I was fortunate enough to be able spend last week in Florida to catch three of the final games of 2019 Spring Training. The appeal of seeing several games over a short time frame at different ballparks that are geographically close for a much more intimate crowd at a lower price point makes the trek to the other side of this country worth it. Before we jump into the regular season, I wanted to take a moment and share some photos I took in hopes that they, along with some thoughts and observations, adequately capture the magic of fake Florida baseball.
The first thing I’d like to reiterate once again is how different Dunedin Stadium is than the rest of the ballparks in the area. The ballpark is plopped right in between a library and the end of a small town main street, and the best parking is either on a neighbor’s front lawn for $10 or at the tavern down the street which offers a free beer with paid parking. Everything from the food prep on open barbecues by the entrance to the tiny, dimly lit gift shop feels like an entire community pitching in to help the local team. There’s a certain charm to that, but in comparison, Dunedin Stadium was really lacking.
The one major downside is the inability to walk around the ballpark behind the outfield. Not only did this really limit the attendance as they cannot offer general admission tickets, but ballpark goers are really missing out some of the best experiences that are unique to Spring Training games. Not being able to sit on the grassy berm and watch kids run around chasing home run balls, or stand at a tiki bar and observe the pitchers warming up is something that has been sorely missing.
The good news is most of this appears to be in the works with the $81M worth of renovations that are already underway. While a good portion of this money will go toward the training center and things that are out of the public eye, the ballpark should much more closely resemble the others in the area while still maintaining their quiet neighborhood feel.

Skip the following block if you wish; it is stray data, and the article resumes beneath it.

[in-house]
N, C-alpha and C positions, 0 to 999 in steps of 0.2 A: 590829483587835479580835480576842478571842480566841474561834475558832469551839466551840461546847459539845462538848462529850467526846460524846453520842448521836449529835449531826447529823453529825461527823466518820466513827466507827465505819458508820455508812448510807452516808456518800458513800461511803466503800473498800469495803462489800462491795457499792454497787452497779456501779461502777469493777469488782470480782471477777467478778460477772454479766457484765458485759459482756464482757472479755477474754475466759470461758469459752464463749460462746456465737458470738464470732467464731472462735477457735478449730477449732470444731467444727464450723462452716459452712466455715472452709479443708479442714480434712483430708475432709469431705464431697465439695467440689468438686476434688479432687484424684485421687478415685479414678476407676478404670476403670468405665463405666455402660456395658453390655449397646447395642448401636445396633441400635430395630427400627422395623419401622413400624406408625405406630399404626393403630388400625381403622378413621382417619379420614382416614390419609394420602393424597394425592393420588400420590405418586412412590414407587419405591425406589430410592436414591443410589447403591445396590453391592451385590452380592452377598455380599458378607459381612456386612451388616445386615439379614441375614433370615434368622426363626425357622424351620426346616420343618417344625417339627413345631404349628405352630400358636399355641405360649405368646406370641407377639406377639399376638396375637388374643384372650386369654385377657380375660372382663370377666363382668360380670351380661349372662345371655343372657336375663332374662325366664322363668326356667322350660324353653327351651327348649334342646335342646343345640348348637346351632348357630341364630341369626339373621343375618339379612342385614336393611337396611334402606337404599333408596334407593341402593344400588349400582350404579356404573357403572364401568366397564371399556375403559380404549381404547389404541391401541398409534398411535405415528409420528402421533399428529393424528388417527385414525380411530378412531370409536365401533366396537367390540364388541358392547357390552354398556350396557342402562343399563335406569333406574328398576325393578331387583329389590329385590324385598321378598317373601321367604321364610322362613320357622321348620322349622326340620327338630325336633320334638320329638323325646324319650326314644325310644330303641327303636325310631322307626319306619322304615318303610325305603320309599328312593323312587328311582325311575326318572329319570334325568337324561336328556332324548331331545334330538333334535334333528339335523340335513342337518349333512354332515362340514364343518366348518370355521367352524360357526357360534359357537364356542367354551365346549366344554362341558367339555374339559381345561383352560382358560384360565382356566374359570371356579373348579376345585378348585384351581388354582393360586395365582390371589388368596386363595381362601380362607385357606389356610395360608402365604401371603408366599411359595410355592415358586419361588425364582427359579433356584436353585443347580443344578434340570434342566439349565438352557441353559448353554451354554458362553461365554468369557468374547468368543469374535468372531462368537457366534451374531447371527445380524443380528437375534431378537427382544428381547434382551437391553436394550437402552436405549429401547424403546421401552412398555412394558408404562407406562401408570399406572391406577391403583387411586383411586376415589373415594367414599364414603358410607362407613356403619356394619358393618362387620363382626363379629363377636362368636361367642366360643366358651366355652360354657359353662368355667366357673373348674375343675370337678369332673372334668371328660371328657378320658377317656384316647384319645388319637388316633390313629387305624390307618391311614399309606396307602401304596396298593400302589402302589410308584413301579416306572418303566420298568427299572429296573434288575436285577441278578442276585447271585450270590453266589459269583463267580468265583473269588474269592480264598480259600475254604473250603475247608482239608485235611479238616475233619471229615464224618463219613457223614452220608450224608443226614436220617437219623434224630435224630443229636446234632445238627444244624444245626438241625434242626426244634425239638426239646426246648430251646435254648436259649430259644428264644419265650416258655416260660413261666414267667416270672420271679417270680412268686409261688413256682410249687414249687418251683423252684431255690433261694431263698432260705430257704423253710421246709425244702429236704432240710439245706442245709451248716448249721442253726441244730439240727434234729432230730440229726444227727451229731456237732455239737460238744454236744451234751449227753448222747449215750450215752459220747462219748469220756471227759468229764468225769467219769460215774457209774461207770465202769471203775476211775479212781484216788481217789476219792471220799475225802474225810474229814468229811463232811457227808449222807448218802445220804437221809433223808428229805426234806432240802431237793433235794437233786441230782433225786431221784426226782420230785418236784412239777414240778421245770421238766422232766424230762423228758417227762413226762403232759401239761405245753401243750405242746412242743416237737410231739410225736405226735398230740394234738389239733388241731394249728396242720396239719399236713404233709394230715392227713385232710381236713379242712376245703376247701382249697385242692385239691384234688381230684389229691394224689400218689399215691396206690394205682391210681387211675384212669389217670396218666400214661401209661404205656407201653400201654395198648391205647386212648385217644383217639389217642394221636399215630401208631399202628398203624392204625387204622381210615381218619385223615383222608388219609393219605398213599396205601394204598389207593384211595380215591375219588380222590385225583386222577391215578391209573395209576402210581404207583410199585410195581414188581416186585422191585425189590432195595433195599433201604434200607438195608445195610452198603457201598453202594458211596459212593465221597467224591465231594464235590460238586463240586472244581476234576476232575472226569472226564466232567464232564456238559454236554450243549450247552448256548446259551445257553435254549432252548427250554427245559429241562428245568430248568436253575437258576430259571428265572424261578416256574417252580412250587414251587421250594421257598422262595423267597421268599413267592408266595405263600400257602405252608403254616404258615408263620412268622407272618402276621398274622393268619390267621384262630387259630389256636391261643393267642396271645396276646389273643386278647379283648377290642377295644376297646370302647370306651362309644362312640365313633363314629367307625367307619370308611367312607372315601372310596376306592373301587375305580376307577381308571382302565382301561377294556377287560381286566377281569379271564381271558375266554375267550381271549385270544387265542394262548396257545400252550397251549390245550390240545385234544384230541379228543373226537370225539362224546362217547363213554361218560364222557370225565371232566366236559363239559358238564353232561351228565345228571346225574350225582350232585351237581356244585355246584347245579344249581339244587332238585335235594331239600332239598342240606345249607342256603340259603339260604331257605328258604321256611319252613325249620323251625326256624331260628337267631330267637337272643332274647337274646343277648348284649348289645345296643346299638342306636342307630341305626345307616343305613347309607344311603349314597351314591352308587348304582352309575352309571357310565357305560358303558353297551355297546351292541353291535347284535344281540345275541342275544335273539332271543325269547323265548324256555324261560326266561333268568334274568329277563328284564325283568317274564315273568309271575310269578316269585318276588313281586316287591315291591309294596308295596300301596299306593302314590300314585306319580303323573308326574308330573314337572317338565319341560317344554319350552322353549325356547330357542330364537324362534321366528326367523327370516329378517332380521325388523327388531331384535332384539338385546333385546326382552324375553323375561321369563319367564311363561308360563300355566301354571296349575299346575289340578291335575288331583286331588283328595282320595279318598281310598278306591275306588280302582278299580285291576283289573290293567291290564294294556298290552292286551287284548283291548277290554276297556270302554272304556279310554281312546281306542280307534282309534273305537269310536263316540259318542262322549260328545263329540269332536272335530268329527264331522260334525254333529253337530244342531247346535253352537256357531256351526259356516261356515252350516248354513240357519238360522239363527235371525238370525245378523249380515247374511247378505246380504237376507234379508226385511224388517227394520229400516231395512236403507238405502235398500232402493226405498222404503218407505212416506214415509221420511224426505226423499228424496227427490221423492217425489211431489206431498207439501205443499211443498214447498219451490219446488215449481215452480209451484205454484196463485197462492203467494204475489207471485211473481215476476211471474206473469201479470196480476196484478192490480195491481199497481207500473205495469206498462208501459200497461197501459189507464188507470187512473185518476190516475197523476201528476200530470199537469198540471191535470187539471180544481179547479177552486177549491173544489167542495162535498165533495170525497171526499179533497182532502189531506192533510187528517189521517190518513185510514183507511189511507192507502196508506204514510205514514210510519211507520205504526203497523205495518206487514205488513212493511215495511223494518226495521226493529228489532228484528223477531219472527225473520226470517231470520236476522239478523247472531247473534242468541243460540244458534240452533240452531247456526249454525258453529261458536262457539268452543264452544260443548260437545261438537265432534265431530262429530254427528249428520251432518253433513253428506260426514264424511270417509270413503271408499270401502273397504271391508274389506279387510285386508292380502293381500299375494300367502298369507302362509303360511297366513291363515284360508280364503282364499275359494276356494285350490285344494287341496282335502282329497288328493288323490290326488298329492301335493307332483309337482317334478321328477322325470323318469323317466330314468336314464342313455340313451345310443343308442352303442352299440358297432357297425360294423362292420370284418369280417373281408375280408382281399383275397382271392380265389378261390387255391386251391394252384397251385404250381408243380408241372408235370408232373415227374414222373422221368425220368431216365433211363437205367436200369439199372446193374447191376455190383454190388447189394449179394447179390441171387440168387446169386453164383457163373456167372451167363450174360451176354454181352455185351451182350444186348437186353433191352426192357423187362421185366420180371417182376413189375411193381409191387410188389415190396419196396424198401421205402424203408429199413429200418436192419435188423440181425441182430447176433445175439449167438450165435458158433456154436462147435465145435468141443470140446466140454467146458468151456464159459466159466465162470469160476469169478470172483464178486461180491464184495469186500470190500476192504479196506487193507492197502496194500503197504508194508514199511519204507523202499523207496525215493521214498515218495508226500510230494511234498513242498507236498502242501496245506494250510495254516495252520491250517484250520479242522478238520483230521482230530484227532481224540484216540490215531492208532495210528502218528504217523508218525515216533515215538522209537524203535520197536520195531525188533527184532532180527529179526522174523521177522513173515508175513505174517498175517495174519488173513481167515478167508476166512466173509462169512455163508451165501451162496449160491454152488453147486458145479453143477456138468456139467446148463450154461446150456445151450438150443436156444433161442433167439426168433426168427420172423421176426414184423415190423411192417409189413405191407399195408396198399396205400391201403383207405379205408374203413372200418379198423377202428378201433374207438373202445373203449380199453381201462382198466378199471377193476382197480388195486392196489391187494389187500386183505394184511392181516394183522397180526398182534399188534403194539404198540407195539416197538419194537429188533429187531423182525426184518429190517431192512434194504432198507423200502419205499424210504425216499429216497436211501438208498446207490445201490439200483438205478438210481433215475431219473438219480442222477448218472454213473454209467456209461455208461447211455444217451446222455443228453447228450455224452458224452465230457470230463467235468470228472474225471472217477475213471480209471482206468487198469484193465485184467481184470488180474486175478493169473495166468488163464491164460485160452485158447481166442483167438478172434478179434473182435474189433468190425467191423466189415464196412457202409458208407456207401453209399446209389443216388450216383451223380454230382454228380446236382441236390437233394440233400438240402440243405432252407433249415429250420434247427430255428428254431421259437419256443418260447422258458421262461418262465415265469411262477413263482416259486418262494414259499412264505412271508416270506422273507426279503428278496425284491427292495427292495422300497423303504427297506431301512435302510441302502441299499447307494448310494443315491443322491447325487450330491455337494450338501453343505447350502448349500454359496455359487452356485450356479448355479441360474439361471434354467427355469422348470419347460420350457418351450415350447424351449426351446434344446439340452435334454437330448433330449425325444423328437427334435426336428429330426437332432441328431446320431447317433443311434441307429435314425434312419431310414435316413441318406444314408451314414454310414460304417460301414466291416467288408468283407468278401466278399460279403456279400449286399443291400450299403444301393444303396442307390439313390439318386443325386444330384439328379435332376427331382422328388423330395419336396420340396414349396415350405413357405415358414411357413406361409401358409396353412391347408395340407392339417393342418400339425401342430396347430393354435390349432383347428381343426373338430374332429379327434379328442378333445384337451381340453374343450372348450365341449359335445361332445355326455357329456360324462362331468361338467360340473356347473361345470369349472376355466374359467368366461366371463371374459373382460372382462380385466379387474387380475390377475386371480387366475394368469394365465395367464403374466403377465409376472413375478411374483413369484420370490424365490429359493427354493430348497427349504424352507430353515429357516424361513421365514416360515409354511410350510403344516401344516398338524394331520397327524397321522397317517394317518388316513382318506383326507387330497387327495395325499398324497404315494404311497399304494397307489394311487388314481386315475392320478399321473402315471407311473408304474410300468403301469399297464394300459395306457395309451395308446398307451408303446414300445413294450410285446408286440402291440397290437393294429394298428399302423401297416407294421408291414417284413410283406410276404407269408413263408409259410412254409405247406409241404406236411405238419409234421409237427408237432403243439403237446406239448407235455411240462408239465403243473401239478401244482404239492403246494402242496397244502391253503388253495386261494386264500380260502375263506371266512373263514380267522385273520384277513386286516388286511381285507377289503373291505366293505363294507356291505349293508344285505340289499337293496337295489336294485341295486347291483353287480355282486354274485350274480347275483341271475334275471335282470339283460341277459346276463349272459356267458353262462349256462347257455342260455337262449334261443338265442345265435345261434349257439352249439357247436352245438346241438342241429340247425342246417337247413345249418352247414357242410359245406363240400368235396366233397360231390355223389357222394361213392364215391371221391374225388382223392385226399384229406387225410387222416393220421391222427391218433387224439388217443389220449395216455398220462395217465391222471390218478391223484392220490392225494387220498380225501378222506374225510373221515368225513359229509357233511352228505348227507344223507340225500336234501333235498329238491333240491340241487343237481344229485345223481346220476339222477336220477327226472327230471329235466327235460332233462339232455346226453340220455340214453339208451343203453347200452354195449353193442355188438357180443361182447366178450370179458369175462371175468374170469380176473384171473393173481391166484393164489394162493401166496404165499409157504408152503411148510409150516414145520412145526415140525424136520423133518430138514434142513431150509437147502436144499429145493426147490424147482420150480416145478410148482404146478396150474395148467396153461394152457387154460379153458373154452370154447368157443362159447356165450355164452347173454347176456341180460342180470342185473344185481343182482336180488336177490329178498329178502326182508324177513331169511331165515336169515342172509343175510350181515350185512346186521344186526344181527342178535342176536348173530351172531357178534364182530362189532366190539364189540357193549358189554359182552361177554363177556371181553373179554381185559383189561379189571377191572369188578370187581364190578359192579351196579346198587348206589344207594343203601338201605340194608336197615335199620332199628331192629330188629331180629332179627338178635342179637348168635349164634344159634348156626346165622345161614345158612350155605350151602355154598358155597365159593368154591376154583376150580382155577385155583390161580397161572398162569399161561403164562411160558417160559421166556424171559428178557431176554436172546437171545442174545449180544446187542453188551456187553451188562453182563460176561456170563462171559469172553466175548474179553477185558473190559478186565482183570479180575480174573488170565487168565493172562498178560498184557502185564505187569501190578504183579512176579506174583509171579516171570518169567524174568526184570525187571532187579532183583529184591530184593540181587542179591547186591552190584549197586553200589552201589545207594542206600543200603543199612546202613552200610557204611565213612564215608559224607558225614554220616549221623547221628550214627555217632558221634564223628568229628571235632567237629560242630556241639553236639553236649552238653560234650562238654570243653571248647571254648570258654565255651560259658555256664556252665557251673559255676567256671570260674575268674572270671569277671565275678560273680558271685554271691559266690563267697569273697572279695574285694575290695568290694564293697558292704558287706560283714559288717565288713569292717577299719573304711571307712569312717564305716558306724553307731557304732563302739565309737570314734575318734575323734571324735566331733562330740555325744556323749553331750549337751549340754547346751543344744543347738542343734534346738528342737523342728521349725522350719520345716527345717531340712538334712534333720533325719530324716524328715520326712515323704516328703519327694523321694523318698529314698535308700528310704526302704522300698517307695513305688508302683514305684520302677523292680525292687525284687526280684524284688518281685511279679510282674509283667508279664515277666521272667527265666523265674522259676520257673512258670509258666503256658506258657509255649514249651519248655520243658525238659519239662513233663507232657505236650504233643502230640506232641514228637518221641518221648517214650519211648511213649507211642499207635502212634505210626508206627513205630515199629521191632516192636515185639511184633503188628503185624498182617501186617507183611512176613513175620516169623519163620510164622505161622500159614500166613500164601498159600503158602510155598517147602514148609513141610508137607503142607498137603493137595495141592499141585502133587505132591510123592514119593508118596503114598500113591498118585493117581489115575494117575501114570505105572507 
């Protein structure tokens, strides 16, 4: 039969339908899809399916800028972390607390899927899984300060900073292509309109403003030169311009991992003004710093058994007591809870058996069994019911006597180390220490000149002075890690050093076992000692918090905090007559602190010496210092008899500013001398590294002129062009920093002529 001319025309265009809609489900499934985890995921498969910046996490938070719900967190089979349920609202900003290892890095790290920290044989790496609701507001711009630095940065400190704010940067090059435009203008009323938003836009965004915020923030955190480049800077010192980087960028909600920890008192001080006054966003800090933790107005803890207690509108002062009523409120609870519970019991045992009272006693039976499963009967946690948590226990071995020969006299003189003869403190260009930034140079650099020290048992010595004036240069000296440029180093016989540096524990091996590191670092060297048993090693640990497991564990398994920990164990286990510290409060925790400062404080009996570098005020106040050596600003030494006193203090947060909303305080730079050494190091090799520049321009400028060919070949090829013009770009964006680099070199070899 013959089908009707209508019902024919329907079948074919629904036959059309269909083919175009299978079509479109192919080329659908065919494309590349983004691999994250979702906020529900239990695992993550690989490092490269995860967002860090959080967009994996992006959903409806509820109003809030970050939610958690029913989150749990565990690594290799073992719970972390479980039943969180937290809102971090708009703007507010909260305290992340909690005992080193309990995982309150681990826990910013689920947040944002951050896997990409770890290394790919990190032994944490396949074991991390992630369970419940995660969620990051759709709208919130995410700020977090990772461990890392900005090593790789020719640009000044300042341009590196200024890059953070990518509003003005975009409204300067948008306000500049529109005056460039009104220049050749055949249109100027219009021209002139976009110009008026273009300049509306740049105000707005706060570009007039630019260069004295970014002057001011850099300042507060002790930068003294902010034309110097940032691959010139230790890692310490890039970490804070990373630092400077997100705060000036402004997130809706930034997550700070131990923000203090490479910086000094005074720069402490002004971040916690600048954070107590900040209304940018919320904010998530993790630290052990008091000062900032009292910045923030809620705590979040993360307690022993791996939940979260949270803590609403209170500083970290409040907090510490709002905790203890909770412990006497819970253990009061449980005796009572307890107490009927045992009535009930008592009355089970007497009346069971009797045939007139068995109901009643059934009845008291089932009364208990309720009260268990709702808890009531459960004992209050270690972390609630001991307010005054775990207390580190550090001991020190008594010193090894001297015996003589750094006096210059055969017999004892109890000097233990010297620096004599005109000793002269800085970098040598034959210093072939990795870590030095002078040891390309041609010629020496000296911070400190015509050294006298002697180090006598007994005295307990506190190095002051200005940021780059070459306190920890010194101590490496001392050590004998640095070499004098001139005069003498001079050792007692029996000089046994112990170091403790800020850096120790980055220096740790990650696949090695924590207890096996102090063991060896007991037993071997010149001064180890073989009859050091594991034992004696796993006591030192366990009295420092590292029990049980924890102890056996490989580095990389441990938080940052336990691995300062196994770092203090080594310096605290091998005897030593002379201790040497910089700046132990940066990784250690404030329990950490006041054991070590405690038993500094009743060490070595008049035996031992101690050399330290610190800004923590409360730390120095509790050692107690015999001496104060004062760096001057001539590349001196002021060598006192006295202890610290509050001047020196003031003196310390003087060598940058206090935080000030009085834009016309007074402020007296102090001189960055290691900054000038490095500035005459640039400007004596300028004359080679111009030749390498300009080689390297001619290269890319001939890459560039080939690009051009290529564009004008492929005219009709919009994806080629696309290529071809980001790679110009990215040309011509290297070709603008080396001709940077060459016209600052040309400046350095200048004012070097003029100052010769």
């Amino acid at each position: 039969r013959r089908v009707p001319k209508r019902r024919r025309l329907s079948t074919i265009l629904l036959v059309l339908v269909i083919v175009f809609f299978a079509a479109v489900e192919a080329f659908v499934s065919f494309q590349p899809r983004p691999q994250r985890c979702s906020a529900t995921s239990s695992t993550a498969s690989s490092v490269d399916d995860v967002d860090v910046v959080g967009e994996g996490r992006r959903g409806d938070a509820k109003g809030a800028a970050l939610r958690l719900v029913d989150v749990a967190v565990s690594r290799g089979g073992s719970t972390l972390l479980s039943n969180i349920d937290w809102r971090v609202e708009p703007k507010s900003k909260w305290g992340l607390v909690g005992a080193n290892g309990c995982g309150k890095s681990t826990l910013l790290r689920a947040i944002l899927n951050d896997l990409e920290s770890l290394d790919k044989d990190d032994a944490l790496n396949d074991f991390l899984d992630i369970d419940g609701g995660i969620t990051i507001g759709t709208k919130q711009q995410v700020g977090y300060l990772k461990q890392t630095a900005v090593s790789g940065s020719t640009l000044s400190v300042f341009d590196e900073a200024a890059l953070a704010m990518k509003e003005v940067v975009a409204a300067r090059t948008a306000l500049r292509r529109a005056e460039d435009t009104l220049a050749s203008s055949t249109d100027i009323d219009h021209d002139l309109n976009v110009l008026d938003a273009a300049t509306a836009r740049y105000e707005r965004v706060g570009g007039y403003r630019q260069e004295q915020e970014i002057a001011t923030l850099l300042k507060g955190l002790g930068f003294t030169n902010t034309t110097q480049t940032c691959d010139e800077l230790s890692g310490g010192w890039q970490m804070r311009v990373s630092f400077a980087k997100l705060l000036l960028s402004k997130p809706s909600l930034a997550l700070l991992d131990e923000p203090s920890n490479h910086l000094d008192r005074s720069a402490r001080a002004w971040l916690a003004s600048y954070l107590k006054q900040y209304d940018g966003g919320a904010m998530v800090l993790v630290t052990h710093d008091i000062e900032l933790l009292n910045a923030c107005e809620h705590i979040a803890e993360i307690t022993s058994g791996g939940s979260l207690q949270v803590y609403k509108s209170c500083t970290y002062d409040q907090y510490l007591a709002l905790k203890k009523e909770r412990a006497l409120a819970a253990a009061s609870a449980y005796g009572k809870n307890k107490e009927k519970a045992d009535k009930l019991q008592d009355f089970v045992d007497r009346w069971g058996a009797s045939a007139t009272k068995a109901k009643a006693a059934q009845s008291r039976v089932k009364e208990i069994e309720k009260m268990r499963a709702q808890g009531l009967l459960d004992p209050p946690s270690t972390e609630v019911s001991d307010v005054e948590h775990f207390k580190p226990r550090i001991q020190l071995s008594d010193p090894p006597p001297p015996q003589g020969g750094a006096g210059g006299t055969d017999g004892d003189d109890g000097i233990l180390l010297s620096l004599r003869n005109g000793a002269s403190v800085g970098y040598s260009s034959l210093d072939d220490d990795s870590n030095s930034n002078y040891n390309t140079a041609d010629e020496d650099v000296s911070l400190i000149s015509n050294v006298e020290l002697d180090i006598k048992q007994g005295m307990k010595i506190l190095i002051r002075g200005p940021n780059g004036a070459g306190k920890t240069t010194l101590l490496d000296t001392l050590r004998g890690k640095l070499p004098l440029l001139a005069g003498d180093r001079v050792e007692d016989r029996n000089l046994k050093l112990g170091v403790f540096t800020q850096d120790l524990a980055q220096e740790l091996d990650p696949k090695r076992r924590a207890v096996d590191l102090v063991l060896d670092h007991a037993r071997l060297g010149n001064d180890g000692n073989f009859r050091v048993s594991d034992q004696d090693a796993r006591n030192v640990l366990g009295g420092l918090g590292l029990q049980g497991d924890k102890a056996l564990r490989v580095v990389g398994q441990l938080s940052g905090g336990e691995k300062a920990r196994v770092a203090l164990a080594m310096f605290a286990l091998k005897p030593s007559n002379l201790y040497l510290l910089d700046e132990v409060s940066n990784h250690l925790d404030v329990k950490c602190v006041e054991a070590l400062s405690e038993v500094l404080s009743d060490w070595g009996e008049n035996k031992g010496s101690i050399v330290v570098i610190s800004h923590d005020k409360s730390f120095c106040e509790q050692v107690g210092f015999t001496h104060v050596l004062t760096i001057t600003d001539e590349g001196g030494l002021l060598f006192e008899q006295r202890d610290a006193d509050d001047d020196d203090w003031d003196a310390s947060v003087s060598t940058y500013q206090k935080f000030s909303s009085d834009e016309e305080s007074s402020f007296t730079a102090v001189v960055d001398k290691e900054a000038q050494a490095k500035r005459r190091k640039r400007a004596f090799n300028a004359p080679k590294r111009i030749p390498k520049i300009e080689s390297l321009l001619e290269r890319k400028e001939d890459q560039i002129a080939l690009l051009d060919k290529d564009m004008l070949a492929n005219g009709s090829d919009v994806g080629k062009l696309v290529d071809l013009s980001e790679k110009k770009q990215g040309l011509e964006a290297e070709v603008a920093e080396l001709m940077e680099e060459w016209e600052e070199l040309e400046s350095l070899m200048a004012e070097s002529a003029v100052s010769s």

The Wednesday afternoon game versus the Braves was fairly packed. It was exciting to see a strong lineup from Atlanta even though their home base is two hours away in Orlando. Former Blue Jays GM Alex Anthopoulos darted back and forth between the dugout as his team squeezed out a 8-7 win. It also happened to be a giveaway day, so we were treated to custom Dunedin pop sockets.
There were three players who received the strongest amount of applause from a hearty crowd: Dalton Pompey, Rowdy Tellez, and Kevin Pillar. Pillar chased a bunch of birds from a tree he launched a go ahead 3-run homer into early on, which certainly contributed to the wrath the third base ump heard when he called Pillar out on a close play at 3rd later in the game.
The other highlights of the game included Teoscar Hernandez hitting a 2-run bomb to straight center field, and David Paulino striking out all three batters he faced.
The Phillies’ ballpark, Spectrum Field, is my new favorite Florida ballpark. It had the grandeur of Yankee Stadium without the feeling of being in enemy territory. There was grass berm all around the outfield, and general admission tickets to sit there were $14. The Phanatic racing around on his ATV was so much fun watch. It was very windy that day, and 10 baseballs left the ballpark. We saw Bryce Harper’s first homer as a Philly, then a few innings later, we saw his second.
One of the highlights for me was the ability to stand beside the Blue Jays’ bullpen and watch the players warm up two feet away from you. It has extra appeal if your favorite player happens to be the starting catcher (hypothetically speaking of course).
Every staff member in the Phillies park was also incredibly friendly and more than willing to go out of their way to make sure you had a good time. Even the Phillies fans were pleasant to us. I mean, they just got Bryce Harper for eternity - how unhappy could they really be?
Late in the game, Billy McKinney hit a home run very close to where Harper’s second one landed, that is, way over the walkway and into the swampy area behind the park. Phillies staff members were wandering around trying to find the ball, but didn’t wish to enter the water for obvious Florida reasons. McKinney’s ball, which was found on dry ground, was recovered.
The Friday night game at home versus Baltimore was the only win we saw. It was also the only night home game of the season, and last the big league team would play in before the renovations. Aaron Sanchez started, and he fell behind quite a lot but pitched six innings of one hit ball. Brandon Drury and Justin Smoak both homered, and the Jays shut out the Orioles 4-0.
The night ended very suitably with a fireworks display.
Despite the myriad of injuries that hit the Blue Jays during this stretch of games, Spring Training held great excitement and anticipation for the upcoming season. The dedication shown by fans to travel far and spend their hard earned dollars to support this team during a down year with the consensus top prospect in baseball sidelined is not something that goes unnoticed. The Blue Jays will most certainly not be a top contender in 2019, but at the very least, they should be far from boring.